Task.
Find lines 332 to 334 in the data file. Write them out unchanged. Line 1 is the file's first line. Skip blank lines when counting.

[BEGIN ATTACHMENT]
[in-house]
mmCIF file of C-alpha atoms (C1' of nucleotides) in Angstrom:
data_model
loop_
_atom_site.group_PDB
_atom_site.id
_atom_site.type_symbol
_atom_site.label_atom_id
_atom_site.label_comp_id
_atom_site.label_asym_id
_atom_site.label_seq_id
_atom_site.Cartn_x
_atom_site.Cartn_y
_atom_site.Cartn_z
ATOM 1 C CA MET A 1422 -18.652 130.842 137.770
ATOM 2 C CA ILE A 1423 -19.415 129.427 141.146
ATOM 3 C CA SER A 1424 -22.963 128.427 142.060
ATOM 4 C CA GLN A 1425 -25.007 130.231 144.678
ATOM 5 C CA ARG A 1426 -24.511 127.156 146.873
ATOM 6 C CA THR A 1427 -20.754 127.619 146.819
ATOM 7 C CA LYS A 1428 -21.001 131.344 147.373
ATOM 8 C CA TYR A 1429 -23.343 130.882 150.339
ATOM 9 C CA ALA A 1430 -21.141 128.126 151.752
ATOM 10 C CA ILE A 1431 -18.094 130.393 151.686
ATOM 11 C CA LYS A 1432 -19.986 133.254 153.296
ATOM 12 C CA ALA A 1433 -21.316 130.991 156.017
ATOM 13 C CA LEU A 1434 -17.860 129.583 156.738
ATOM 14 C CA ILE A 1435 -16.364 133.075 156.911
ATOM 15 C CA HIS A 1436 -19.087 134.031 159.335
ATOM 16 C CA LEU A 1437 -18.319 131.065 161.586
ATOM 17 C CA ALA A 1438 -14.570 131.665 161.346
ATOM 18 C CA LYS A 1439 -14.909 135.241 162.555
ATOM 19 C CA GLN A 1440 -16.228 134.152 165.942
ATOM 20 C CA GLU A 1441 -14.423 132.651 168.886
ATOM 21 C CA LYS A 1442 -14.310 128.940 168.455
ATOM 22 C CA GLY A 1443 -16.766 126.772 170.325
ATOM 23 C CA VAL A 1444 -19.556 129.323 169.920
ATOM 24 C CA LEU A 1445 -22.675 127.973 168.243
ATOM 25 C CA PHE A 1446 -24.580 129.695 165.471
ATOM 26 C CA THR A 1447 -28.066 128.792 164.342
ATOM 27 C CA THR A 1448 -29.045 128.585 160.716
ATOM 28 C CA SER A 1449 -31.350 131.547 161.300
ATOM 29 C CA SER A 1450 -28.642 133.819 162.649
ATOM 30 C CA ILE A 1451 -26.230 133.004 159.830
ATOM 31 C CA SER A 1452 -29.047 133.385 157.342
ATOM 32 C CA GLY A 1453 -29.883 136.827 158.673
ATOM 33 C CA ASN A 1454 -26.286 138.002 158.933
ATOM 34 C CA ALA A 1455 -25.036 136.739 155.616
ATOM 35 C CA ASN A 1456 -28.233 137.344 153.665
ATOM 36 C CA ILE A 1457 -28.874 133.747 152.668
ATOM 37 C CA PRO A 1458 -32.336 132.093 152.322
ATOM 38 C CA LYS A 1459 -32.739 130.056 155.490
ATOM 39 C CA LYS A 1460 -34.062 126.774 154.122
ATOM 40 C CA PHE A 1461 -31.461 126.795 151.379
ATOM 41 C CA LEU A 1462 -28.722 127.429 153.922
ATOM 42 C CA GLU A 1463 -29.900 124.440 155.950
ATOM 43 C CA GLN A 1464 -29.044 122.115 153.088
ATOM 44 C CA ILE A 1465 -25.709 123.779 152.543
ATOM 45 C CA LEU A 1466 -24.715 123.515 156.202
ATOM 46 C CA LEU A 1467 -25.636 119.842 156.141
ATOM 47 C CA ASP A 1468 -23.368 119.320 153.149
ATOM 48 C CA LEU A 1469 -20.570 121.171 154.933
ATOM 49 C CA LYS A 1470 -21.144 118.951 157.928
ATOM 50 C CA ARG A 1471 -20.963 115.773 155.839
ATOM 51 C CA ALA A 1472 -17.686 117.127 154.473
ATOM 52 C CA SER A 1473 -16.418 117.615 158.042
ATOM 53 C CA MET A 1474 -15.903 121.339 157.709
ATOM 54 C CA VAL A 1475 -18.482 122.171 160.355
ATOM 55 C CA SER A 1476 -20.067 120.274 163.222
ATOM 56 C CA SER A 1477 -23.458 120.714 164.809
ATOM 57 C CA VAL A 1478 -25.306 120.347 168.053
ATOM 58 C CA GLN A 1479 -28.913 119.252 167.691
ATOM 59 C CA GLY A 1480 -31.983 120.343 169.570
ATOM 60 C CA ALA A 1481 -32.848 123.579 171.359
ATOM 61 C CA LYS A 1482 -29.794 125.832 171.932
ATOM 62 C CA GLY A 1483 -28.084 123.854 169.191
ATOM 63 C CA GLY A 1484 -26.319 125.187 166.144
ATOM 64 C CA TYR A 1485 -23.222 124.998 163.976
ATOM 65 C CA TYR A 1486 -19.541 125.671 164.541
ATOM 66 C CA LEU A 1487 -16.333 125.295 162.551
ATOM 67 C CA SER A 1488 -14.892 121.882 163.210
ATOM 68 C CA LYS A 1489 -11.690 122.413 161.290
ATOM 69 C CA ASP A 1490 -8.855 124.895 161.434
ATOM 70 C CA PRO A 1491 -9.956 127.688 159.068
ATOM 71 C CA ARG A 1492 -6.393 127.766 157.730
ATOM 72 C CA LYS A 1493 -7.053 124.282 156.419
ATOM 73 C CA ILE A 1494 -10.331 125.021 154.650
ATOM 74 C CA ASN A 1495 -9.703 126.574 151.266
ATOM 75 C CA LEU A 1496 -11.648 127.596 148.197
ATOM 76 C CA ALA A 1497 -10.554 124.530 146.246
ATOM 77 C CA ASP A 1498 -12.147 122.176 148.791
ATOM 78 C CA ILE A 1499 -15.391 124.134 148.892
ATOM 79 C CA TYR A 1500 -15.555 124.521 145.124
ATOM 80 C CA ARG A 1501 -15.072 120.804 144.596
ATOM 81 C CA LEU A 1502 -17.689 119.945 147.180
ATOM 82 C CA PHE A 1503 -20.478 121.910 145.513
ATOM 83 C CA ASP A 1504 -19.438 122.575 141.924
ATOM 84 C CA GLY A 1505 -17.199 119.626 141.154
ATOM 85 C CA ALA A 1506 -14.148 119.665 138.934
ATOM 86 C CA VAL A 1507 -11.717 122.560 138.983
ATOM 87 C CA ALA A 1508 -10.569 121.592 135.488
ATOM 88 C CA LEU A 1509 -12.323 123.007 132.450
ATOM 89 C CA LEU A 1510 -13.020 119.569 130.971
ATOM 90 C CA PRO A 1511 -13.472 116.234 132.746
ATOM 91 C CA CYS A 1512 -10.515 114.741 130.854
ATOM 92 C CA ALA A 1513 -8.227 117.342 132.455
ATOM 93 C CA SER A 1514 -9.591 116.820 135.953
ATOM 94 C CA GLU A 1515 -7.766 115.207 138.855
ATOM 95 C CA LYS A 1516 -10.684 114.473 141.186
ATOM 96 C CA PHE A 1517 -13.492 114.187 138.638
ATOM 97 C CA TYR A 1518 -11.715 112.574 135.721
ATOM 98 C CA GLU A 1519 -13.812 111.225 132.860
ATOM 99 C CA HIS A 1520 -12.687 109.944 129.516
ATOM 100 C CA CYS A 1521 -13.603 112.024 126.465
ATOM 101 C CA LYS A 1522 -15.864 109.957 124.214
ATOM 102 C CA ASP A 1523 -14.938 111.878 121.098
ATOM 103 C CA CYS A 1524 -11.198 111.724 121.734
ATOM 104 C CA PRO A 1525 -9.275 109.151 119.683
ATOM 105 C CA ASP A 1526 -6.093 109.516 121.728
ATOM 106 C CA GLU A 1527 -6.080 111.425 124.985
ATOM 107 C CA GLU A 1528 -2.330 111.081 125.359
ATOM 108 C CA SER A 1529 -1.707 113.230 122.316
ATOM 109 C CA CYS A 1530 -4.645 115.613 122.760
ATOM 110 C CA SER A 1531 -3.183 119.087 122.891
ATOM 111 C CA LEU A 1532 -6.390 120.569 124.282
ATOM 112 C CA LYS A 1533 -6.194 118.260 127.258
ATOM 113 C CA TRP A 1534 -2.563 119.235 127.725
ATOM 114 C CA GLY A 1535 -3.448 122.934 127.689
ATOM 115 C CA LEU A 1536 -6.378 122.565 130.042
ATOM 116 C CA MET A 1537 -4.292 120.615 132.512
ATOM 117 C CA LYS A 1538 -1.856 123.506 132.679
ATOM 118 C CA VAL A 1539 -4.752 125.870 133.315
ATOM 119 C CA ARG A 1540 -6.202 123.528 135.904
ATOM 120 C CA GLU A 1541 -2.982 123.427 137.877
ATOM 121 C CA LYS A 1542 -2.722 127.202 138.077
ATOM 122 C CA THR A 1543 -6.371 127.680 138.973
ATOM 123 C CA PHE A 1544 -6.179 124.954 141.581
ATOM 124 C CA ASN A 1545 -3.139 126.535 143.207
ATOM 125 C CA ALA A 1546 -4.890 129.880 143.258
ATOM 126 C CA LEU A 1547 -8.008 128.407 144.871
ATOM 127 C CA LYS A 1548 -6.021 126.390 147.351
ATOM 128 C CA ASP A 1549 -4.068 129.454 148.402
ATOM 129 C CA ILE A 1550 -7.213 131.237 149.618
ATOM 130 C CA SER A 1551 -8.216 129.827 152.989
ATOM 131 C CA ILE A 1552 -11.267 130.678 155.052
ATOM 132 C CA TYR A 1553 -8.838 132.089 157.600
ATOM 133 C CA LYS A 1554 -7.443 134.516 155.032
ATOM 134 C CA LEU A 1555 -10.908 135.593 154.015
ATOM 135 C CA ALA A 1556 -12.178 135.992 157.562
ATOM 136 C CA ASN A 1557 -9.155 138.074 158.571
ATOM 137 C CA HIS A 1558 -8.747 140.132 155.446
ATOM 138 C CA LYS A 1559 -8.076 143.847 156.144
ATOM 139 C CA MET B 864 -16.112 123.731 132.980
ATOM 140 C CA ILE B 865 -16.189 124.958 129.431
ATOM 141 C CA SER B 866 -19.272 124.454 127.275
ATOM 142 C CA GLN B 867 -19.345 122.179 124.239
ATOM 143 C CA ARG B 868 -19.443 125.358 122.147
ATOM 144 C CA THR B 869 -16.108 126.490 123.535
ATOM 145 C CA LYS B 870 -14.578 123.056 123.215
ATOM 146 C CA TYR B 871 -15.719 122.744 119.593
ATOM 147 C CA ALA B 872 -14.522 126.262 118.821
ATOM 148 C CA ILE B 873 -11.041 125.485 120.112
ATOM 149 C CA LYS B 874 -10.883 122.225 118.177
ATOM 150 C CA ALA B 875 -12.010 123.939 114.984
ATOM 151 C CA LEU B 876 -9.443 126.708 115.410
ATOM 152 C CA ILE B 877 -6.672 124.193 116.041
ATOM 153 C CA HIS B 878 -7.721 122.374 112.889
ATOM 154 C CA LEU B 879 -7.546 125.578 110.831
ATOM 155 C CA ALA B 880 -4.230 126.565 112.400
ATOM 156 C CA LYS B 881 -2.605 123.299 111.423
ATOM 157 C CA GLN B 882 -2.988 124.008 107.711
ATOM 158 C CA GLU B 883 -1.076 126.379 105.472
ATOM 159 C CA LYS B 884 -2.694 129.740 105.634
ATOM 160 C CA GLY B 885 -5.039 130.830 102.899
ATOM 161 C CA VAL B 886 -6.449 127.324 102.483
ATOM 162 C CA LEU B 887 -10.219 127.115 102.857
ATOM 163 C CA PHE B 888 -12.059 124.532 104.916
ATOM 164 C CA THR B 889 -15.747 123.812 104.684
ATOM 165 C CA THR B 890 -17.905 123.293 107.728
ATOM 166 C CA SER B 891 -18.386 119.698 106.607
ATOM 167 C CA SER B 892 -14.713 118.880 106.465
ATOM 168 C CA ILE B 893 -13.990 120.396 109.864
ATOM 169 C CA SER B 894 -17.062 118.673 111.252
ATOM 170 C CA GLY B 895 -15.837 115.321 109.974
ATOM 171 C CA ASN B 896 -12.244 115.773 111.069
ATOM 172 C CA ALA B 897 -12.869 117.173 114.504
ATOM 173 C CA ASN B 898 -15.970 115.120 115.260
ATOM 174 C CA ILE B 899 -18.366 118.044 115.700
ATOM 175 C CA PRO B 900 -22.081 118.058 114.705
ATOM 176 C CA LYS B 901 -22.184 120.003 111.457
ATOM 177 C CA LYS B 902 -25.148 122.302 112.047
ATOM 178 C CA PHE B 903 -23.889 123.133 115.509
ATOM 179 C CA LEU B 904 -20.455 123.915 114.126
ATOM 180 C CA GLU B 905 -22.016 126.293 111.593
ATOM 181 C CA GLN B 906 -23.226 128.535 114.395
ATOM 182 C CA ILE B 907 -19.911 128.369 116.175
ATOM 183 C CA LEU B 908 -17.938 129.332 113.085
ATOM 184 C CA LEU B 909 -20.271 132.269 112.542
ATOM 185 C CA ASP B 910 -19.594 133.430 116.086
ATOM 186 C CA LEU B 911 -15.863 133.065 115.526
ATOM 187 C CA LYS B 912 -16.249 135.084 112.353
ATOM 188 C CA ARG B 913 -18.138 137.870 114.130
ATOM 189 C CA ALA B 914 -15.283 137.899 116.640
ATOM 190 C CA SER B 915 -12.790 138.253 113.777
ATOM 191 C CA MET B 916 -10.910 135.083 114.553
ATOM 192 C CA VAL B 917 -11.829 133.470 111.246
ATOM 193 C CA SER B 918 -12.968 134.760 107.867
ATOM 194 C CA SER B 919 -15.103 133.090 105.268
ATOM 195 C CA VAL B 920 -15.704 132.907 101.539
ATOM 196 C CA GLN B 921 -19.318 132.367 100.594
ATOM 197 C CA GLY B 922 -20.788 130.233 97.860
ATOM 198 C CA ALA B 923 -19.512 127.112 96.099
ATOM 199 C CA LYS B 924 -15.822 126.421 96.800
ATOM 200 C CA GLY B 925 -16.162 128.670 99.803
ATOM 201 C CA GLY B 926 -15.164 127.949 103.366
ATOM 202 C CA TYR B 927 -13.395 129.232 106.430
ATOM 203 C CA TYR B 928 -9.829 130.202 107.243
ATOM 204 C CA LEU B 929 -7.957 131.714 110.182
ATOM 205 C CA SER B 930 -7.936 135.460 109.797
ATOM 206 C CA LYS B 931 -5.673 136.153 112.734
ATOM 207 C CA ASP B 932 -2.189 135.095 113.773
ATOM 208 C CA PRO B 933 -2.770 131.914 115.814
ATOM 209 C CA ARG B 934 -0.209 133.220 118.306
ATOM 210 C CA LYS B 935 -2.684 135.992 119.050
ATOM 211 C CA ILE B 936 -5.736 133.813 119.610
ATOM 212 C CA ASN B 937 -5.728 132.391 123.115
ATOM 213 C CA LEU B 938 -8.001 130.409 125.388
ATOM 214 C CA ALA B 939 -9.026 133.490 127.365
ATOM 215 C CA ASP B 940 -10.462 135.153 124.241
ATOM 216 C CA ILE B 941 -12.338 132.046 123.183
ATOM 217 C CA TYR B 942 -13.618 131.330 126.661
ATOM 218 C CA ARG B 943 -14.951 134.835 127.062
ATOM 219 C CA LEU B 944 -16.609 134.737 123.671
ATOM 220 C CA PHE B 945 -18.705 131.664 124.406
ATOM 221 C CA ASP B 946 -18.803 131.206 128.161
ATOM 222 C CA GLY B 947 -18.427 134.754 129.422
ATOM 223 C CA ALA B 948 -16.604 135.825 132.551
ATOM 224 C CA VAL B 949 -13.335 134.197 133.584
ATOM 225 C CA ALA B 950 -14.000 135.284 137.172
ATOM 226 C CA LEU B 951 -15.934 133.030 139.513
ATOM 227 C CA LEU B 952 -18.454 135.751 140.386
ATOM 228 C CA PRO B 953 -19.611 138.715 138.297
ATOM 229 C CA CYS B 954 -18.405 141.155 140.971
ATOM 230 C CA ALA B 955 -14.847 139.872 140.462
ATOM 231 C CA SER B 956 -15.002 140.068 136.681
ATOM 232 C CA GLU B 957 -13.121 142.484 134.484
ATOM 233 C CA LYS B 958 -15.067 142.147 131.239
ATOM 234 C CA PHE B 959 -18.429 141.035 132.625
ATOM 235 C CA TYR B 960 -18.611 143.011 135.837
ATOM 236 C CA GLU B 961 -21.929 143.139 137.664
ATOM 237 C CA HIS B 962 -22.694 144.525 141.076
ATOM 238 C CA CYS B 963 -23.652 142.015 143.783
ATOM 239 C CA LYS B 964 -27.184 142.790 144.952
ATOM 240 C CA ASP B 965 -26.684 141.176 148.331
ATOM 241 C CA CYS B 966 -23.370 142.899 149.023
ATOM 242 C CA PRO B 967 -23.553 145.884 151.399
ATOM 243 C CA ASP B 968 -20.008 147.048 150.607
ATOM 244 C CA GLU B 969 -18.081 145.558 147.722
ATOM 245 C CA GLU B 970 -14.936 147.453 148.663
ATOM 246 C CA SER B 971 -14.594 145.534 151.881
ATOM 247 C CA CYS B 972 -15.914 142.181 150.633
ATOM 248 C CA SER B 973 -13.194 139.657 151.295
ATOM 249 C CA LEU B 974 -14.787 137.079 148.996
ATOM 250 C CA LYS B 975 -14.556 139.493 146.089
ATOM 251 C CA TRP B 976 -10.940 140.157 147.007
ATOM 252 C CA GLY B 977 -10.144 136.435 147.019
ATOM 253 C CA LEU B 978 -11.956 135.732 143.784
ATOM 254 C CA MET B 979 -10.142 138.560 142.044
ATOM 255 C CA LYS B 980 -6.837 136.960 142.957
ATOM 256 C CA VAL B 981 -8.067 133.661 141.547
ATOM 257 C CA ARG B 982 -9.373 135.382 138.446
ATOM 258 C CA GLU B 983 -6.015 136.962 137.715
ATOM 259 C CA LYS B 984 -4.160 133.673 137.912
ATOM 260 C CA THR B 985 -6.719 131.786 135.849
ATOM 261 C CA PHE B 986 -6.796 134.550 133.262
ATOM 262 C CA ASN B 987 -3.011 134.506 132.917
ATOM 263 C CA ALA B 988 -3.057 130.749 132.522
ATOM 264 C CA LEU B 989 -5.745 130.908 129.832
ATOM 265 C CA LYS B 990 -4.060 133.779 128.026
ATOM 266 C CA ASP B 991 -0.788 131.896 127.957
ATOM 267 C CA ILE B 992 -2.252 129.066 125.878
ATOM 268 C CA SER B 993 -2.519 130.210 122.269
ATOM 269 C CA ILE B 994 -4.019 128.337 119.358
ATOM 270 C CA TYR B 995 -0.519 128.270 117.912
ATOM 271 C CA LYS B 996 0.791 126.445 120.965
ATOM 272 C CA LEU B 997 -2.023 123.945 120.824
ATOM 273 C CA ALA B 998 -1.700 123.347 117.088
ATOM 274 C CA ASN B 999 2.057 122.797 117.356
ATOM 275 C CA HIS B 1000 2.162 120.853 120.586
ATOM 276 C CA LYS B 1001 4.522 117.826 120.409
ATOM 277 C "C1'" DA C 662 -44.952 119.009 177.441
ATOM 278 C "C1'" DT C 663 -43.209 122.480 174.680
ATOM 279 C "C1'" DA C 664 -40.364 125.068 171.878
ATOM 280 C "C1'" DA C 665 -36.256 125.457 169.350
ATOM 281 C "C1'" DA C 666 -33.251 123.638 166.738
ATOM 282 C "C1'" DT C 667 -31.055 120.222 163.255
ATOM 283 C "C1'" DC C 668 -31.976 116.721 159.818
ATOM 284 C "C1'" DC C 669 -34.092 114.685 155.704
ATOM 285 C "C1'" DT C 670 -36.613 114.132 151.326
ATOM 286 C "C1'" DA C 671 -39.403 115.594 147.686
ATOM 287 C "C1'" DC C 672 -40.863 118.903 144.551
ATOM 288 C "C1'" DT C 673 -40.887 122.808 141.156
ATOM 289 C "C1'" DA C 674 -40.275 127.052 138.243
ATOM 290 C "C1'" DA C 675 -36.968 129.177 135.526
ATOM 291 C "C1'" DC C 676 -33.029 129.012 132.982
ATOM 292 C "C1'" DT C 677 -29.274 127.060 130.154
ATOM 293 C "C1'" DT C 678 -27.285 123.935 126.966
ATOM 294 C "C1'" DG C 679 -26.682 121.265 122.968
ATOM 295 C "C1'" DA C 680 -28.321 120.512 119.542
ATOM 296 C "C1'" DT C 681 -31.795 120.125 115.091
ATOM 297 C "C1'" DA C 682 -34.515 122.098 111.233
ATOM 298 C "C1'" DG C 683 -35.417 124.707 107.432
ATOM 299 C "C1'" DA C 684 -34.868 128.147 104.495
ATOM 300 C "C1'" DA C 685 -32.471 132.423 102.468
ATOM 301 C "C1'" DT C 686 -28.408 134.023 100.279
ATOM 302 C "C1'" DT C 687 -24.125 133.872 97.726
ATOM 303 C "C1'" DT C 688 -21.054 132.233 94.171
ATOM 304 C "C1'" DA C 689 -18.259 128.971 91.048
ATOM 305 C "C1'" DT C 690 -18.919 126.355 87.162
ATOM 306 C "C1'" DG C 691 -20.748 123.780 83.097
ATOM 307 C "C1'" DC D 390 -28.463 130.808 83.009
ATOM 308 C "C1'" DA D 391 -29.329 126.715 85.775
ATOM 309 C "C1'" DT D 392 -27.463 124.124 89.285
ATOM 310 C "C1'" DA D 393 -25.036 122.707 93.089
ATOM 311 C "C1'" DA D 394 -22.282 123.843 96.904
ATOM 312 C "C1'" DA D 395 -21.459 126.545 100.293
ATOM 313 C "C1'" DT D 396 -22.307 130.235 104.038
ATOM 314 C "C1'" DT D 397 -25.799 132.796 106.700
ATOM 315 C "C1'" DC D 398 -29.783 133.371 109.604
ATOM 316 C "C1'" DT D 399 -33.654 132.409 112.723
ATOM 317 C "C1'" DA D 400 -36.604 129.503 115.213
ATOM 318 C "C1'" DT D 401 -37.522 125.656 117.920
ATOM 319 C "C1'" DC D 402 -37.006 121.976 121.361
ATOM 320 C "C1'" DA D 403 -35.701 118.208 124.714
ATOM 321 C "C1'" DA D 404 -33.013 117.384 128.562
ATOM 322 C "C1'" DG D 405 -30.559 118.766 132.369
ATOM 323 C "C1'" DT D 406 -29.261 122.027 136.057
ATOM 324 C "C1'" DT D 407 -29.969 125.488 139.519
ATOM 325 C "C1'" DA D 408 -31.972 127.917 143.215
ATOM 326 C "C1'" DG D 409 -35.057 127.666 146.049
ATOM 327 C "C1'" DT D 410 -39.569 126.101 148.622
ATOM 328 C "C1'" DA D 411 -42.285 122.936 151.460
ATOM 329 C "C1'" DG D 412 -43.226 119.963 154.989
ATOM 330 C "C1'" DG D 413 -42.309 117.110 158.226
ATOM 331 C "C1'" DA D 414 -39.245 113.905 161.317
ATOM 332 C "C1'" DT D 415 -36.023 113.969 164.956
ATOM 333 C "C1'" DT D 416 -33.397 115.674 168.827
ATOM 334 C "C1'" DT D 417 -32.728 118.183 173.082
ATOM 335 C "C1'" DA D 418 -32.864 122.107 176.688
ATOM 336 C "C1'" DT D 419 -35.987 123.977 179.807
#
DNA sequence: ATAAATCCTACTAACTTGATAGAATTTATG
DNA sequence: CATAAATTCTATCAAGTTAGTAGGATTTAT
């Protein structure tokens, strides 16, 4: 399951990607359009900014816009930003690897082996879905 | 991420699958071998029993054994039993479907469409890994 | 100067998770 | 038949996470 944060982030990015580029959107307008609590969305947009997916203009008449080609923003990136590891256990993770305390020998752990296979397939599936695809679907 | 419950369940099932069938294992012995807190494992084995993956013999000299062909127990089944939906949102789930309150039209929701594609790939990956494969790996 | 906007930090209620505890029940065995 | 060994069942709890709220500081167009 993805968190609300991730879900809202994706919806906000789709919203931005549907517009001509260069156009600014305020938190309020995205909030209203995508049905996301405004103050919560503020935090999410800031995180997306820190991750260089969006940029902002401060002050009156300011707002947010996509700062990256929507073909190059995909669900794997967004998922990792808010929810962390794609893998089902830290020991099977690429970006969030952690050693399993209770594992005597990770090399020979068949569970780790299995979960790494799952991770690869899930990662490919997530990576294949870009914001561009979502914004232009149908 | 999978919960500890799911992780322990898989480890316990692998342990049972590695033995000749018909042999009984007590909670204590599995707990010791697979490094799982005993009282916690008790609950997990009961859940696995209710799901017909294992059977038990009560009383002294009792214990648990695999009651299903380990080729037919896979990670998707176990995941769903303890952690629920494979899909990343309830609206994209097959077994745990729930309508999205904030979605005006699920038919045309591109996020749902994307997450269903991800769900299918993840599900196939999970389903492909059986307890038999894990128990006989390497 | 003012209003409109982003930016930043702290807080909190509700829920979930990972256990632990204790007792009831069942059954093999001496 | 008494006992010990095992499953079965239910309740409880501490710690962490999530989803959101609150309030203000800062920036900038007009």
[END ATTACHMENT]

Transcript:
ATOM 318 C "C1'" DT D 401 -37.522 125.656 117.920
ATOM 319 C "C1'" DC D 402 -37.006 121.976 121.361
ATOM 320 C "C1'" DA D 403 -35.701 118.208 124.714